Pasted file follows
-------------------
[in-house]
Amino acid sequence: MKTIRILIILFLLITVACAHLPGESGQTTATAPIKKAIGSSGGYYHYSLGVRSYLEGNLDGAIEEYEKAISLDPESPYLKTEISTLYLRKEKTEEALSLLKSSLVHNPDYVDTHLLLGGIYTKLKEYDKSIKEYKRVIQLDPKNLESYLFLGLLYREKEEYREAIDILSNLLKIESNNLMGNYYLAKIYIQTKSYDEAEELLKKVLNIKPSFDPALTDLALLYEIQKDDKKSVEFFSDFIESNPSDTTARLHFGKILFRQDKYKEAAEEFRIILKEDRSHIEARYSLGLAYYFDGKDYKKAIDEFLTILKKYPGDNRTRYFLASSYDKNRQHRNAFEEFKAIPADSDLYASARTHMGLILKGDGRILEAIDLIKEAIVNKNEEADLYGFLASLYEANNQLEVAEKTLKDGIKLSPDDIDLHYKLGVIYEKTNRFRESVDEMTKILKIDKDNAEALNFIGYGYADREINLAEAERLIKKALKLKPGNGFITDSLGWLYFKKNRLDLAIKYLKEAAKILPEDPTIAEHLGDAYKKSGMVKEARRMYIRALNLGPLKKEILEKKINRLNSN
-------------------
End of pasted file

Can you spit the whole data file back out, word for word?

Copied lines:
[in-house]
Amino acid sequence: MKTIRILIILFLLITVACAHLPGESGQTTATAPIKKAIGSSGGYYHYSLGVRSYLEGNLDGAIEEYEKAISLDPESPYLKTEISTLYLRKEKTEEALSLLKSSLVHNPDYVDTHLLLGGIYTKLKEYDKSIKEYKRVIQLDPKNLESYLFLGLLYREKEEYREAIDILSNLLKIESNNLMGNYYLAKIYIQTKSYDEAEELLKKVLNIKPSFDPALTDLALLYEIQKDDKKSVEFFSDFIESNPSDTTARLHFGKILFRQDKYKEAAEEFRIILKEDRSHIEARYSLGLAYYFDGKDYKKAIDEFLTILKKYPGDNRTRYFLASSYDKNRQHRNAFEEFKAIPADSDLYASARTHMGLILKGDGRILEAIDLIKEAIVNKNEEADLYGFLASLYEANNQLEVAEKTLKDGIKLSPDDIDLHYKLGVIYEKTNRFRESVDEMTKILKIDKDNAEALNFIGYGYADREINLAEAERLIKKALKLKPGNGFITDSLGWLYFKKNRLDLAIKYLKEAAKILPEDPTIAEHLGDAYKKSGMVKEARRMYIRALNLGPLKKEILEKKINRLNSN